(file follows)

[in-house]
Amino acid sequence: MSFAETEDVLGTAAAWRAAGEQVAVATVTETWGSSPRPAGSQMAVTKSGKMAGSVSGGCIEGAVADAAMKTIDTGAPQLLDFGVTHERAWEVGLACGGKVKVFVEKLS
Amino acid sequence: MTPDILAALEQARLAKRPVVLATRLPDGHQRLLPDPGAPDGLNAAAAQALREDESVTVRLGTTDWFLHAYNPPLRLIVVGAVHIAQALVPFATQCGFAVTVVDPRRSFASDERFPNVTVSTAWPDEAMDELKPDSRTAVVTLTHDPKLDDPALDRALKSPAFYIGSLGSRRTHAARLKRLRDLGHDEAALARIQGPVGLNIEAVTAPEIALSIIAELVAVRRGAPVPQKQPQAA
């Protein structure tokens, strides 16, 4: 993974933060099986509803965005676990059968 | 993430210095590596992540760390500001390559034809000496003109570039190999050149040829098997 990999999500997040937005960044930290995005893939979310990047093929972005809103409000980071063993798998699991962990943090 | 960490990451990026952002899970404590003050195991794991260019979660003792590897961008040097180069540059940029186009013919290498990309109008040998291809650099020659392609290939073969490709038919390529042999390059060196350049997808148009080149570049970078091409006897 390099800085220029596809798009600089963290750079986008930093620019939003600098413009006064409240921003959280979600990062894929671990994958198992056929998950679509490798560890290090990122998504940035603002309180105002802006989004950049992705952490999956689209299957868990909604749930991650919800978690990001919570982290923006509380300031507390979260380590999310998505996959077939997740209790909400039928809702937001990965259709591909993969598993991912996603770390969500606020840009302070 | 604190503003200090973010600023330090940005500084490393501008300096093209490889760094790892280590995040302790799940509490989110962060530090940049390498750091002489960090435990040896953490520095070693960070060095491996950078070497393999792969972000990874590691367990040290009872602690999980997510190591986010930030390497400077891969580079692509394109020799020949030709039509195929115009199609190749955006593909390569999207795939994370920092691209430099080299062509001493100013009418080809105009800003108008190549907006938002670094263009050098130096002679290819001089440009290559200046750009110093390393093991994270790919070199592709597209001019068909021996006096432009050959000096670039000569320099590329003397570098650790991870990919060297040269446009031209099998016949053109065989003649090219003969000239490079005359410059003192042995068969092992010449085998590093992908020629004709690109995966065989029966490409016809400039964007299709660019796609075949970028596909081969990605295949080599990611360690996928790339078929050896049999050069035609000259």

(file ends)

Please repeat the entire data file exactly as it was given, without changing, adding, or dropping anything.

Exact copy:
[in-house]
Amino acid sequence: MSFAETEDVLGTAAAWRAAGEQVAVATVTETWGSSPRPAGSQMAVTKSGKMAGSVSGGCIEGAVADAAMKTIDTGAPQLLDFGVTHERAWEVGLACGGKVKVFVEKLS
Amino acid sequence: MTPDILAALEQARLAKRPVVLATRLPDGHQRLLPDPGAPDGLNAAAAQALREDESVTVRLGTTDWFLHAYNPPLRLIVVGAVHIAQALVPFATQCGFAVTVVDPRRSFASDERFPNVTVSTAWPDEAMDELKPDSRTAVVTLTHDPKLDDPALDRALKSPAFYIGSLGSRRTHAARLKRLRDLGHDEAALARIQGPVGLNIEAVTAPEIALSIIAELVAVRRGAPVPQKQPQAA
């Protein structure tokens, strides 16, 4: 993974933060099986509803965005676990059968 | 993430210095590596992540760390500001390559034809000496003109570039190999050149040829098997 990999999500997040937005960044930290995005893939979310990047093929972005809103409000980071063993798998699991962990943090 | 960490990451990026952002899970404590003050195991794991260019979660003792590897961008040097180069540059940029186009013919290498990309109008040998291809650099020659392609290939073969490709038919390529042999390059060196350049997808148009080149570049970078091409006897 390099800085220029596809798009600089963290750079986008930093620019939003600098413009006064409240921003959280979600990062894929671990994958198992056929998950679509490798560890290090990122998504940035603002309180105002802006989004950049992705952490999956689209299957868990909604749930991650919800978690990001919570982290923006509380300031507390979260380590999310998505996959077939997740209790909400039928809702937001990965259709591909993969598993991912996603770390969500606020840009302070 | 604190503003200090973010600023330090940005500084490393501008300096093209490889760094790892280590995040302790799940509490989110962060530090940049390498750091002489960090435990040896953490520095070693960070060095491996950078070497393999792969972000990874590691367990040290009872602690999980997510190591986010930030390497400077891969580079692509394109020799020949030709039509195929115009199609190749955006593909390569999207795939994370920092691209430099080299062509001493100013009418080809105009800003108008190549907006938002670094263009050098130096002679290819001089440009290559200046750009110093390393093991994270790919070199592709597209001019068909021996006096432009050959000096670039000569320099590329003397570098650790991870990919060297040269446009031209099998016949053109065989003649090219003969000239490079005359410059003192042995068969092992010449085998590093992908020629004709690109995966065989029966490409016809400039964007299709660019796609075949970028596909081969990605295949080599990611360690996928790339078929050896049999050069035609000259």